National Crepe Day is tomorrow!

1 February 2024

Paneco Partner Dimotrans – can you confirm the information?
Dimotrans Group is Franch Partner of Paneco and runs regular haulline FR-DE und DE-FR.
Dimotrans Group cares about pickups and deliveries in France for Paneco Partners and many national and international clients.

Delicious French pastry that can be filled with anything from sweet to savory.
Bon appétit!

History of National Crepe Day

1. Crepes are everything a pancake wants to be and isn’t!

2. Pancakes leave the eater with a heavy full feeling and crepe is a light bit of flavor wrapped around an amazing filling.

3. National Crepe Day, or La Chandeleur, is a celebration that originated in France and is observed by those in the Catholic church. Landing exactly 40 days after Christmas.

4. Now it is a day that is enjoyed by inviting friends and family over to eat crepes and celebrate.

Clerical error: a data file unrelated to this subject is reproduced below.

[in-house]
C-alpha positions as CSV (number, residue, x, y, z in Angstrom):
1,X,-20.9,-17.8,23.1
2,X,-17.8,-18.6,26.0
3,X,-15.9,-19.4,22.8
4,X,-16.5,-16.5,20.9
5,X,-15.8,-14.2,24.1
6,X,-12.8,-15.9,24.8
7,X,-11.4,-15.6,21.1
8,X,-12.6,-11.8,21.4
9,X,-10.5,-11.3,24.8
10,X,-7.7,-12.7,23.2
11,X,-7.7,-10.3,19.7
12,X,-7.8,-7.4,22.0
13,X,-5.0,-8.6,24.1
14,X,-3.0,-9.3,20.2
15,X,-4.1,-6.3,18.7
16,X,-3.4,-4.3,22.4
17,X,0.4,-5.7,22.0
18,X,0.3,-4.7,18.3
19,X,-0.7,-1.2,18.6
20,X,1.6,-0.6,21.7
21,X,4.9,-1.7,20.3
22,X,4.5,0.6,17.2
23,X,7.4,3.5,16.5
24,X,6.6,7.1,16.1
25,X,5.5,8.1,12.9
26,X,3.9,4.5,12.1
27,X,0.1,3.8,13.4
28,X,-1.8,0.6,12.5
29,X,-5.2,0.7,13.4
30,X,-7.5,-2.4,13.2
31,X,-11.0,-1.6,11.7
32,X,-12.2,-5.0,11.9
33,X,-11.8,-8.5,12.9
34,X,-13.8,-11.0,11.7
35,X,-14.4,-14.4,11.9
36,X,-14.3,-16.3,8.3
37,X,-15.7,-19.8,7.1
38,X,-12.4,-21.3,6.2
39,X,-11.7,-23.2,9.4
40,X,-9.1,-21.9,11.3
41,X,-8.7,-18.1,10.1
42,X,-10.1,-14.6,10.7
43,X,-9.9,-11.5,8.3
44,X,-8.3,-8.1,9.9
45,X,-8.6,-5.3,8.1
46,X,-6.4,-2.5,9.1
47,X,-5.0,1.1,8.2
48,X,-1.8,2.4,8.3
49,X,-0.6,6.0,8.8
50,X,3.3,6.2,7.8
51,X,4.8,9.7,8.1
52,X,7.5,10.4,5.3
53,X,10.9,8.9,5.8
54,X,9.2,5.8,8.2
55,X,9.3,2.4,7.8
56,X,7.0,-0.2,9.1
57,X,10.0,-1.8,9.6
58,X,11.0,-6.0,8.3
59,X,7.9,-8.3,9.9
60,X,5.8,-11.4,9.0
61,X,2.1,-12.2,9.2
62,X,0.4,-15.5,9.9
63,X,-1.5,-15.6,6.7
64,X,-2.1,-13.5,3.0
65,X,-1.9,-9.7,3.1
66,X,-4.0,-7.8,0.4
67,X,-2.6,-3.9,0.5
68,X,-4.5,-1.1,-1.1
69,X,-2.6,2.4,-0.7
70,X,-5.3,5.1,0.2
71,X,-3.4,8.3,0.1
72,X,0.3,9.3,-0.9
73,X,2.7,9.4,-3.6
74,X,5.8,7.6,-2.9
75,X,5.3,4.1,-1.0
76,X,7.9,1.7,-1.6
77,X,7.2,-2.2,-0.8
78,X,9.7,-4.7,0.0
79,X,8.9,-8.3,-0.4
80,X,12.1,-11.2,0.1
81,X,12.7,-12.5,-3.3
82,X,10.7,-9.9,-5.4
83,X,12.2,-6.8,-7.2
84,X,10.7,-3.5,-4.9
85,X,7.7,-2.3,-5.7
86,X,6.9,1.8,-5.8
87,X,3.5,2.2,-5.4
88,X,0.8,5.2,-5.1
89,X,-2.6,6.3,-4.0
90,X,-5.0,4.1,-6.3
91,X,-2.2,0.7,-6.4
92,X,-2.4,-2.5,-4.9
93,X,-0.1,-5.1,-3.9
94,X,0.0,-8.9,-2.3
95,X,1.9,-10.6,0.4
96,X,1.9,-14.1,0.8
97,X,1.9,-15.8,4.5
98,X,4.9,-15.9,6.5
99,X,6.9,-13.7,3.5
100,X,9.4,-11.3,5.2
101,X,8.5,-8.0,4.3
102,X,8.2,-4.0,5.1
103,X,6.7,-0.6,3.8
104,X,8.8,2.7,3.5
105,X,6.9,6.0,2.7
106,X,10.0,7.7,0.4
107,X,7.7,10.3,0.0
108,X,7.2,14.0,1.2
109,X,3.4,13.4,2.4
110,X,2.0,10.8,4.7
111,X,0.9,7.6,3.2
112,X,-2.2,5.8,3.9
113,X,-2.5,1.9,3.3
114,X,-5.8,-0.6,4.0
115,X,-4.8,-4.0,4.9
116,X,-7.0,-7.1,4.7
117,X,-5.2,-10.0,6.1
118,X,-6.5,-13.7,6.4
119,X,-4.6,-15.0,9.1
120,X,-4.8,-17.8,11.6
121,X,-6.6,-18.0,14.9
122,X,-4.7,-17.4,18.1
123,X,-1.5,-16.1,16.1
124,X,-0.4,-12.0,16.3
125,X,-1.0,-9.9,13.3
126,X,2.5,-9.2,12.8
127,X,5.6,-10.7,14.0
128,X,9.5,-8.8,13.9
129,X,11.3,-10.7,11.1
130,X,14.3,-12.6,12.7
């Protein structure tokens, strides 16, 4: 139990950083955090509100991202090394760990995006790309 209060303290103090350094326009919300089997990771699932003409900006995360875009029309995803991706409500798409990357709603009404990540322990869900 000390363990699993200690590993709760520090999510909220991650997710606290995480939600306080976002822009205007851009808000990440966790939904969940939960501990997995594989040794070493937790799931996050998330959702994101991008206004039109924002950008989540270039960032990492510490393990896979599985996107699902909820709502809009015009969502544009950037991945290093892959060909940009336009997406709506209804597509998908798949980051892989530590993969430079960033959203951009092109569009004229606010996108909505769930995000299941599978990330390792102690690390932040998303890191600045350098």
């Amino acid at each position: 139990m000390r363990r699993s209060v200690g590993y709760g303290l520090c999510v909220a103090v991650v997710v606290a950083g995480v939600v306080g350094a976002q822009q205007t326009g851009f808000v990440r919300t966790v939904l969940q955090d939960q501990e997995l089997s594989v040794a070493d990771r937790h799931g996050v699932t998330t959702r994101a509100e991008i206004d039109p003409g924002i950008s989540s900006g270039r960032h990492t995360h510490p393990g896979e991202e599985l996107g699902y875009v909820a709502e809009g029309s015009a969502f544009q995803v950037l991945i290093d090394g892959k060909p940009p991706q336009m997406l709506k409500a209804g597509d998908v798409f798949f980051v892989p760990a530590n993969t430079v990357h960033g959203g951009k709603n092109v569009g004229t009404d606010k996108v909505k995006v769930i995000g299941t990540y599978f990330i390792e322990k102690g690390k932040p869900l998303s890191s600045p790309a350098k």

5. Some people might cook their crepes with a coin on top during the process of cooking, for good luck.

6. Others think that it’s good luck to flip the crepe with the left hand while holding a coin in the right– without dropping it on the floor.

7. Some people even save the first crepe from the batch and place it in the top drawer of a wardrobe to ensure luck and prosperity for the year that is to come.

8. National Crepe Day seems to have implications for the future of the weather. It is believed that if it rains on La Chandeleur, then forty more days of rain showers will be expected.

9. National Crepe Day is filled with fun traditions and rituals for those who are superstitious–and those who just love to eat crepes!

10. While some crepes today are now made of wheat flour, the traditional version from this northwestern region of France is made of buckwheat flour.

11. When the train line connects Brittany, where crepes originate, to the capital city, people flock to Paris selling their exports from Brittany. Crepe shops and stands begin popping up all over Paris.

12. As processes changed, white flour became more commonly used in the making of crepes, particularly the versions that are sweeter.

13. Still today, however, a more traditional savory crepe will be made of buckwheat flour, also rendering it gluten-free.